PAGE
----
Thursday, May 17, 2007

Triangle of Death Hostage Search: Day 5

It has been five days since four American troops and an Iraqi Army interpreter were ambushed and killed in the Triangle of Death by Al Qaeda insurgents and three troops were taken hostage, and with a massive dragnet in place it is fair to ask whether it is having a negative impact on the surge.
The answer, according toa knowledgeable source, is yes.

Bill Roggio confirms that two battalions have been pulled out of Baghdad to join the search, including a Special Operations battalion that was patrolling Sadr City, and two helicopter batallions also have been thrown into the mix.

The source said that there is no evidence that the ambush-kidnappings were specifically designed to hurt the surge.

"The patrol was a target of opportunity," he explained, "and the insurgents took it. It's propoganda effect is huge and it certainly is creating chaos."
There also have been these developments since my in-depth report on the incident on Wednesday:

* Sixteen suspects have been detained, including two who apparently confessed to taking part in the attack, and equipment has been recovered that might have belonged to the missing soldiers. The detainees appear to be middle men who were hired by the insurgents.

Col. Michael Kershaw, the commander of the Second Brigade Combat Team of the 10th Mountain Division — the unit that was attacked and that is leading the search — said roughly 4,000 American and 2,000 Iraqi troops had pursued a series of tips that had led to the equipment and the detainees, along with many dead ends. At one point, soldiers drained a canal after a tip that bodies were being dumped there.

Said Kershaw:

"We’re not going to stop what we’re doing. We’re not going to stop searching."

An additional battalion was sent into the area on Wednesday. Helicopters are flying search missions around the clock and dogs used for finding bodies and bombs are accompanying foot patrols.

* The search area south of Baghdad has been divided into 35 sectors, 32 of which have been searched, but the hunt also has been extended to regions south and east of Fallujah in Anbar province, according to a earlier report by Roggio. This is a region where Al Qaeda maintains a strong base of support and where it was initially believed insurgents would take the captives.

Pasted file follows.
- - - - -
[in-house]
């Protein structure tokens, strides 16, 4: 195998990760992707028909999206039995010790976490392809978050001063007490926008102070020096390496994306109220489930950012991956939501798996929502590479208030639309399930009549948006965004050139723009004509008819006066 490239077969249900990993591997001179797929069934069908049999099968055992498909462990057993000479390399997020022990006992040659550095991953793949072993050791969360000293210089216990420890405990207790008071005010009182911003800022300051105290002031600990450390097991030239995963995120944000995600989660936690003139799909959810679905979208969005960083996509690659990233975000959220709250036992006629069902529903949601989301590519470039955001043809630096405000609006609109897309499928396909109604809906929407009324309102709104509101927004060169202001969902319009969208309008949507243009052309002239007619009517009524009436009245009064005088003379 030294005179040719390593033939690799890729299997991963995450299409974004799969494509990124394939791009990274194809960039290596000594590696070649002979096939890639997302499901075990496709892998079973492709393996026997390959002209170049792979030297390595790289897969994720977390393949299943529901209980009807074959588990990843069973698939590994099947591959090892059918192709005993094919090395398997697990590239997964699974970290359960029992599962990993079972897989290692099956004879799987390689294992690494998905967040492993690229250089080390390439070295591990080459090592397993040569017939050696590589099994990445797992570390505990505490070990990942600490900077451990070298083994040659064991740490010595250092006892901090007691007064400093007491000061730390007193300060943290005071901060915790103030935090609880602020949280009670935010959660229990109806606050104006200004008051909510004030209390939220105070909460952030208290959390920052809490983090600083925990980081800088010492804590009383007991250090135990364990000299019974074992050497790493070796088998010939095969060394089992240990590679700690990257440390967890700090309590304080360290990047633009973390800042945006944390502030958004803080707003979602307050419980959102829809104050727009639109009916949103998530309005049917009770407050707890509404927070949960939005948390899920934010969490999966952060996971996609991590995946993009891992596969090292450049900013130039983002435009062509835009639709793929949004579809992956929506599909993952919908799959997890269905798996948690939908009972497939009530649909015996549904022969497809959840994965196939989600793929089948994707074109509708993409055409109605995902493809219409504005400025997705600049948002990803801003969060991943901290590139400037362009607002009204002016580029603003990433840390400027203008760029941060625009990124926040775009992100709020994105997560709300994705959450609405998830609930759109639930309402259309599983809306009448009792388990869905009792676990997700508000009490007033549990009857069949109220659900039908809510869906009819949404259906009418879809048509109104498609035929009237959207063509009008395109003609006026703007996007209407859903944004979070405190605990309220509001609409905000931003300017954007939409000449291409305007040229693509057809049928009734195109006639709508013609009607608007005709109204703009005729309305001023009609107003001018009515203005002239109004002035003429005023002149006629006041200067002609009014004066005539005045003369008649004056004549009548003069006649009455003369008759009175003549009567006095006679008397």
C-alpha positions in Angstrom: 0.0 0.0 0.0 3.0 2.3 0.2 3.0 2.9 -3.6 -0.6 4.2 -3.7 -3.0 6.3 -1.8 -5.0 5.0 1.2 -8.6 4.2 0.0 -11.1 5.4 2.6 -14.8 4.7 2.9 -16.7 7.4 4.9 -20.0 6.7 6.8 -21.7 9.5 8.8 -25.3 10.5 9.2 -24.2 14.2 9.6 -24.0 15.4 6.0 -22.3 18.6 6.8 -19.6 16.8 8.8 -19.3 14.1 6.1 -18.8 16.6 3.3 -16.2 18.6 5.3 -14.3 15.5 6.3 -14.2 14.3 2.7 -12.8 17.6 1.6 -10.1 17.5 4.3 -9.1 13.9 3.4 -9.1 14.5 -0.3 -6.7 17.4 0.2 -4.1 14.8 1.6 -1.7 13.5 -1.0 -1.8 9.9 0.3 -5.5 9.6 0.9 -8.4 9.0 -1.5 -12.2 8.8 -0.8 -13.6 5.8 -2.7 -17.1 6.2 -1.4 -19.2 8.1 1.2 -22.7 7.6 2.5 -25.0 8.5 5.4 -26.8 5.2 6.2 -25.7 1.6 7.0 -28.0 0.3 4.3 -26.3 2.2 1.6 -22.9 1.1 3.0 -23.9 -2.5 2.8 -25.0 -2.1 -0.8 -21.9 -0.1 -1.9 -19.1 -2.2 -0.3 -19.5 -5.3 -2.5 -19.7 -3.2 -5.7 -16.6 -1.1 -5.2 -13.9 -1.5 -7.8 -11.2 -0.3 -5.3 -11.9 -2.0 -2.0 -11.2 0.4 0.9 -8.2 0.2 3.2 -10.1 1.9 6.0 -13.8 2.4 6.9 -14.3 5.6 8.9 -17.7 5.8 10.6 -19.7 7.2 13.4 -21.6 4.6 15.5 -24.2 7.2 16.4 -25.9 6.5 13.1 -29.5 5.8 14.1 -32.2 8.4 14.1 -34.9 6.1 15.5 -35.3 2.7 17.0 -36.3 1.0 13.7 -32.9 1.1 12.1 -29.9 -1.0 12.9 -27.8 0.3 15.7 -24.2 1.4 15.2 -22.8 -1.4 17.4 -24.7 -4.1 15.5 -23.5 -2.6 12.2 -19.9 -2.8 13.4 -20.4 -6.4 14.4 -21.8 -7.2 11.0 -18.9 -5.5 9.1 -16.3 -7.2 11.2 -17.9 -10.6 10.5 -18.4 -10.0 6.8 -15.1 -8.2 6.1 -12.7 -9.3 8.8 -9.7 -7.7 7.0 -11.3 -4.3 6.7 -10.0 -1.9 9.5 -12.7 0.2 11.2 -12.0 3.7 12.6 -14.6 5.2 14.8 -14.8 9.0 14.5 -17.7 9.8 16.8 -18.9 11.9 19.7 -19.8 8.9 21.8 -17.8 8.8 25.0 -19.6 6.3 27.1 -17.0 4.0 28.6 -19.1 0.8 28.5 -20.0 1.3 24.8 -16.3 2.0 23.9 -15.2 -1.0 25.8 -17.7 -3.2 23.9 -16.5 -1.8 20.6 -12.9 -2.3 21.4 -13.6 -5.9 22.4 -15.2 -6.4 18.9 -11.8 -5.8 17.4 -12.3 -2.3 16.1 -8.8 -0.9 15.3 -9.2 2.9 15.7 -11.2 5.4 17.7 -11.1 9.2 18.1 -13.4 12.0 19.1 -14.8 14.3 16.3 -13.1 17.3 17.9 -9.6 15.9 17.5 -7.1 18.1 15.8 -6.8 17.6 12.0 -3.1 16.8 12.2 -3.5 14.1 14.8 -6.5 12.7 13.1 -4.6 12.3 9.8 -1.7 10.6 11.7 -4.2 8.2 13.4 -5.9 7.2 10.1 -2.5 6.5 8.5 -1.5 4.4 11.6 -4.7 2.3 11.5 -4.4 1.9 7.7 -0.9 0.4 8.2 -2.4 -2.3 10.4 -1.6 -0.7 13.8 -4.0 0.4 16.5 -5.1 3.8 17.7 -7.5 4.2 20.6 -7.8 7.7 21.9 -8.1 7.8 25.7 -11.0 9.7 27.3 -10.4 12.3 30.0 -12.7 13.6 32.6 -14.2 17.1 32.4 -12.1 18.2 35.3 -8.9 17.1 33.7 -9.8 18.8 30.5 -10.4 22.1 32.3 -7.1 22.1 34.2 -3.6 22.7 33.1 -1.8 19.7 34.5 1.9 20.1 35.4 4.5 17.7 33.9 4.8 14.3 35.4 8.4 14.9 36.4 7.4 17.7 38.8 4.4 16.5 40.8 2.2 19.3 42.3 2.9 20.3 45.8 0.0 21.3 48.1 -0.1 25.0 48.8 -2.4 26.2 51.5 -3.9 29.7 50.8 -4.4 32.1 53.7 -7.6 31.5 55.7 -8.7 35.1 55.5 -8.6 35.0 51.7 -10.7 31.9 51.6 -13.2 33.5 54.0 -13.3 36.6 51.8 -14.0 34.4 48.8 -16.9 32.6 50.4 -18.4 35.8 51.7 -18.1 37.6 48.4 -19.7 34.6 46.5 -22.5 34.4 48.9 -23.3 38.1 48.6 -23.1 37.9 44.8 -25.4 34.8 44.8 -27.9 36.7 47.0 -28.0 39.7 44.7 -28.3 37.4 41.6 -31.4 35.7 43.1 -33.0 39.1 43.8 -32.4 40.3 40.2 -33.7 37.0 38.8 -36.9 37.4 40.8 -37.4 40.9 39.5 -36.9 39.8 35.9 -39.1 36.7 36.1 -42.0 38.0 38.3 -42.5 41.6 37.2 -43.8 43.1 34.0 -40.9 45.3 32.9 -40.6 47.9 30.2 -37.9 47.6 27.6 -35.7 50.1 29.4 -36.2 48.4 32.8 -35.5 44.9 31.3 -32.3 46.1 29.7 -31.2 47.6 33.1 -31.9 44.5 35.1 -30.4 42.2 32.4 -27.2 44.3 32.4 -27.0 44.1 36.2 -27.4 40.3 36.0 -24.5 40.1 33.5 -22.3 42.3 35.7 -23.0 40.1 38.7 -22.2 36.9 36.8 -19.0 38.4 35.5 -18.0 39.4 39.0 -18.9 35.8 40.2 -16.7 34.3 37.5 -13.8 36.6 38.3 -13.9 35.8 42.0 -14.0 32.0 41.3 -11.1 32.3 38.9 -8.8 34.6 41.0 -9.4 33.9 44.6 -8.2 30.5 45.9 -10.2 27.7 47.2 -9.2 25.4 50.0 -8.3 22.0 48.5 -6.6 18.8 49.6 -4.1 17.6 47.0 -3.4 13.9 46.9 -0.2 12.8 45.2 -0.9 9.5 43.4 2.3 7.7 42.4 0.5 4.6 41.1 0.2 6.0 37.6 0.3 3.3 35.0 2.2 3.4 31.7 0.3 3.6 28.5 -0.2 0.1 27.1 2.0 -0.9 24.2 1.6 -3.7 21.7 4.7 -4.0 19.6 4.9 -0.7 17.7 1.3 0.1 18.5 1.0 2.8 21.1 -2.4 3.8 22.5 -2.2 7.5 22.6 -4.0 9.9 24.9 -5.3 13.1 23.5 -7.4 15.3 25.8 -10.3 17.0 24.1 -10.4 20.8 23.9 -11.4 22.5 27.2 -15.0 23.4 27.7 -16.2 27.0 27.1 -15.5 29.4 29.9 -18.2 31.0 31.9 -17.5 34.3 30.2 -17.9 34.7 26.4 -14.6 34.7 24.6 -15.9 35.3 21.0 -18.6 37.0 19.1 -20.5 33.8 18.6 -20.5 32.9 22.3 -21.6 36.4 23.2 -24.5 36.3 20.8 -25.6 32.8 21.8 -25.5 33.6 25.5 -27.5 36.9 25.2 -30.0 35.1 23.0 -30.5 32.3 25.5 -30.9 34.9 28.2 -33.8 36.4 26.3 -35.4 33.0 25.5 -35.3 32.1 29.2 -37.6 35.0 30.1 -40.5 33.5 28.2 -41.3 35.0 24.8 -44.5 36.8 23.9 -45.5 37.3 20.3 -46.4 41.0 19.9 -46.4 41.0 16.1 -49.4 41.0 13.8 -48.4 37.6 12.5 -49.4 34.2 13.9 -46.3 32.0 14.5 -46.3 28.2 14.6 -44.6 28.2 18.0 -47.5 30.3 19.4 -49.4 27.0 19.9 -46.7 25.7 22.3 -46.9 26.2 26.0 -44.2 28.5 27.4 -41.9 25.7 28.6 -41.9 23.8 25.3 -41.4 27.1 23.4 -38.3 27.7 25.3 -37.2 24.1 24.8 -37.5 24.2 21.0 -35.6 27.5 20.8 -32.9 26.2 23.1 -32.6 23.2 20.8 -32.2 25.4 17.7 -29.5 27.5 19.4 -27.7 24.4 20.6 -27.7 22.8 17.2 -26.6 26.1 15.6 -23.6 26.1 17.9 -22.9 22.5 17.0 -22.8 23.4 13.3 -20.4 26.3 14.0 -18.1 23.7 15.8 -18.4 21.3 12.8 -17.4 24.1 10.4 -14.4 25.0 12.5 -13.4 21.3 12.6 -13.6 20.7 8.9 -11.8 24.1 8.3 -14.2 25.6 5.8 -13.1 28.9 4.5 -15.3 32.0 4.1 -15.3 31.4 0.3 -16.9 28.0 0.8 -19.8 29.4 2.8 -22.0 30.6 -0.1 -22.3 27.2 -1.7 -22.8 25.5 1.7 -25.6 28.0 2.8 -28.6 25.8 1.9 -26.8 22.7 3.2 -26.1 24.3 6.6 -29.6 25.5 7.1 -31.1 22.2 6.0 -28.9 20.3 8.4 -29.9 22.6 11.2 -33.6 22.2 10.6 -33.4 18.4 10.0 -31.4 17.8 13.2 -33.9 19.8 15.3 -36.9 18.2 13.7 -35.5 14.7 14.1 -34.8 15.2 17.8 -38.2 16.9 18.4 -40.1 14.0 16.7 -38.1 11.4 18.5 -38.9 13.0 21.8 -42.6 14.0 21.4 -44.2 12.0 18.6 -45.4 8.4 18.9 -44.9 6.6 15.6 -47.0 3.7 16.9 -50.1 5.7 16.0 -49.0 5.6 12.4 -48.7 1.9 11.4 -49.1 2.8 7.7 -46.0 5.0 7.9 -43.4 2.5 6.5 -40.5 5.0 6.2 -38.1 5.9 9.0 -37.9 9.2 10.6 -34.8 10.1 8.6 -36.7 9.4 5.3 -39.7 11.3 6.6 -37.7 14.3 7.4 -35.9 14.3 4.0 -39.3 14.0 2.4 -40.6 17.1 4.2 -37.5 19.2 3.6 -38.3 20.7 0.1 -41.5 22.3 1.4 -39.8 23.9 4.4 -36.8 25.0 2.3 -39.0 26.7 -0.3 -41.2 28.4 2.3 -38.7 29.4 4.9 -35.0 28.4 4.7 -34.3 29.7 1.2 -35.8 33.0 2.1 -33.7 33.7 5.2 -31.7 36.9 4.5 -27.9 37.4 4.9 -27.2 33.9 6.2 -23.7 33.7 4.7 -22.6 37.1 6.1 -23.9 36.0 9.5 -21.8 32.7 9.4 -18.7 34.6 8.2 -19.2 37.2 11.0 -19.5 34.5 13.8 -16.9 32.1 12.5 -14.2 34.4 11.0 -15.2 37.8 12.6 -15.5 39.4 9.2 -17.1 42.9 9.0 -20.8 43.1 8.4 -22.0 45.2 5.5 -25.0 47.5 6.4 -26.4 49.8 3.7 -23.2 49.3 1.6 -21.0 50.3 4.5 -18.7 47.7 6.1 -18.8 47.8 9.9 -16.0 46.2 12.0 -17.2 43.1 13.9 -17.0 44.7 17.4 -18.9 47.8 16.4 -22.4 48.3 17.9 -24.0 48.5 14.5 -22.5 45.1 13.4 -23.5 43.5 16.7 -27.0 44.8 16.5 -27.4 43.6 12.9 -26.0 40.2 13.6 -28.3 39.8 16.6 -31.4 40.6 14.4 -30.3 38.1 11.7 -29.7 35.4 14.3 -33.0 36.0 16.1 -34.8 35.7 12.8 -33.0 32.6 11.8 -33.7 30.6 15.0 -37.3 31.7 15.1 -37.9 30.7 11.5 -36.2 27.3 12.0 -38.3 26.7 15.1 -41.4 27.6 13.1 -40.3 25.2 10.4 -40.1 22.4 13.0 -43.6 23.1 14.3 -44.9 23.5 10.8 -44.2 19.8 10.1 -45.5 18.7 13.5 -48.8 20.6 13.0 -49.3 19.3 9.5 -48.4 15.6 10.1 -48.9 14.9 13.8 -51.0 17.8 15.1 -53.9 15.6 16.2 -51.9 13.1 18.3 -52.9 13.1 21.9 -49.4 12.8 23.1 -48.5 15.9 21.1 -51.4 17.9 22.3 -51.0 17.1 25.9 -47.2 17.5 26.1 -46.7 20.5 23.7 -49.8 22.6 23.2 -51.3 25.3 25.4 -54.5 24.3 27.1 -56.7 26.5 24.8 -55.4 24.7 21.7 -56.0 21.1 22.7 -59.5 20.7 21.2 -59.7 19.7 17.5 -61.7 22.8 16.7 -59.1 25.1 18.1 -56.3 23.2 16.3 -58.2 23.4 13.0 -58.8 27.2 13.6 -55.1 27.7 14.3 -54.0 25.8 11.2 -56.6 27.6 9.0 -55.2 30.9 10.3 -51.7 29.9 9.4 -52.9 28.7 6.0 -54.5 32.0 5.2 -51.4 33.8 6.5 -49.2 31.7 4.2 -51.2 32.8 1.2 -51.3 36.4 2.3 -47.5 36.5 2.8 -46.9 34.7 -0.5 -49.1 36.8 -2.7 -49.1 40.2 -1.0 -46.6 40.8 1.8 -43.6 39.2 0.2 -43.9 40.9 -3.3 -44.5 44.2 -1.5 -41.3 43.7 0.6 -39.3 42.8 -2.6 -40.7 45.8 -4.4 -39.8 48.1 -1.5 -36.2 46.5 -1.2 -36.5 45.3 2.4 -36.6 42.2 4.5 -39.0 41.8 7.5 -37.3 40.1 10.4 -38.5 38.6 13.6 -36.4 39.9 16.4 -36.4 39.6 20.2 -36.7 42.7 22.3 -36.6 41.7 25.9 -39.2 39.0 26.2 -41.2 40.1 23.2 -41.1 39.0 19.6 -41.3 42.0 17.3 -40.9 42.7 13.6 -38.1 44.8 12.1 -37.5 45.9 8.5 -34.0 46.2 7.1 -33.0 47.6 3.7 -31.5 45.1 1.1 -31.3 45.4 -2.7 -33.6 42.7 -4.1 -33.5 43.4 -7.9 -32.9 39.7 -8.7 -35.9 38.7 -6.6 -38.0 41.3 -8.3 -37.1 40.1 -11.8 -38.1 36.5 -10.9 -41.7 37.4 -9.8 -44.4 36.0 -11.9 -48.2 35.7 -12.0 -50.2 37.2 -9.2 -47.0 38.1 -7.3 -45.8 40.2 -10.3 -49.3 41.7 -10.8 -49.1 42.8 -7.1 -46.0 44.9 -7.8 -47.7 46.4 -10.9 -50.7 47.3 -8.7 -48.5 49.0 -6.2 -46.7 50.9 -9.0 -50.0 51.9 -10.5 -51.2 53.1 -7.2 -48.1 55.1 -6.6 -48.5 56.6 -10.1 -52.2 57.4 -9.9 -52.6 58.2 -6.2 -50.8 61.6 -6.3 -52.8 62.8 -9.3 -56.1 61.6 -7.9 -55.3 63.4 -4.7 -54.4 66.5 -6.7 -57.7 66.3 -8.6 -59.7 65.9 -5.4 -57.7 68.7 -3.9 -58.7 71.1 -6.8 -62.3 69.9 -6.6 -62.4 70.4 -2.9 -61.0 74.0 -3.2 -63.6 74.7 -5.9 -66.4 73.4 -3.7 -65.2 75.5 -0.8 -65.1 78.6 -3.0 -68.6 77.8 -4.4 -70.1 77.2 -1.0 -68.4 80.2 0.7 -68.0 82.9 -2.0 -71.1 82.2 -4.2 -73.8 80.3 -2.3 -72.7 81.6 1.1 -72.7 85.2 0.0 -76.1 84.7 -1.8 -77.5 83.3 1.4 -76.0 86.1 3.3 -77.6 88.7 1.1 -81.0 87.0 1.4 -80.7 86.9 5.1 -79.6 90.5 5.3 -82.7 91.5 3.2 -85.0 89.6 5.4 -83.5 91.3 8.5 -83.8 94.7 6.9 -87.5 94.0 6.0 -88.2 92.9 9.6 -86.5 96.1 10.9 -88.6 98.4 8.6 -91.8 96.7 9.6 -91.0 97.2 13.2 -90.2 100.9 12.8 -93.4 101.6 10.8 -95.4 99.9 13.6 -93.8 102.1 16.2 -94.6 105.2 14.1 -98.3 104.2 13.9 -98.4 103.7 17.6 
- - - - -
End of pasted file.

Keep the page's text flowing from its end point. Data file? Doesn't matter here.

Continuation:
* It remained unclear how the soldiers were attacked, although it is suspected that grenades or rocket-propelled grenades were involved.

Lieutenant Colonel Michael Infanti, the battalion commander for the unit attacked — Company D, Fourth Battalion, 31st Infantry Regiment — said the road near the Euphrates River where the ambush occurred had houses on either side.

Infanti said the attack as "complex." Concertina wire around the troops' two Humvees had been breached, and shell casings around the vehicles suggested that the soldiers had put up a fight.

* The dog tags of one of the four American soldiers who died are missing and apparently were taken from the scene by the attackers. That could explain why the military has only been able to identify three of the four dead soldiers.

The missing or killed soldiers have been identified as Private First Class Joseph J. Anzack Jr., 20, of Torrance, California, Private Byron W. Fouty, 19, of Waterford, Michigan; Specialist Alex Jimenez, 25, of Lawrence, Massachusetts; and Sergeant Anthony J. Schober, 23, of Reno, Nevada.

The dead soldiers have been identified as Sergeant First Class James D. Connell Jr., 40, of Lake City, Florida; and Privates First Class Daniel W. Courneya, 19, of Nashville, Michigan, and Christopher E. Murphy, 21, of Lynchburg, Virginia.

A military investigation has concluded that three U.S. soldiers slaughtered in a grisly kidnapping-murder plot in June 2006 near this week's ambush were not properly protected during a mission that was not well planned or executed.

A report on the investigation said the platoon leader and company commander failed to provide proper supervision to the unit. They have been relieved of their commands but do not face criminal charges.

A summary of the investigation provided to The Associated Press also said it appears insurgents may have rehearsed the attack two days earlier, and that Iraqi security forces near the soldiers' outpost probably saw and heard the attack and "chose to not become an active participant in the attack on either side."

Al Qaeda has said that the kidnapping-murders were in retaliation for the March 2006 rape of 14-year-old Abeer Qassim Hamza al-Janabi and murder of her family near Mahmudiyah.

Photograph: AFP

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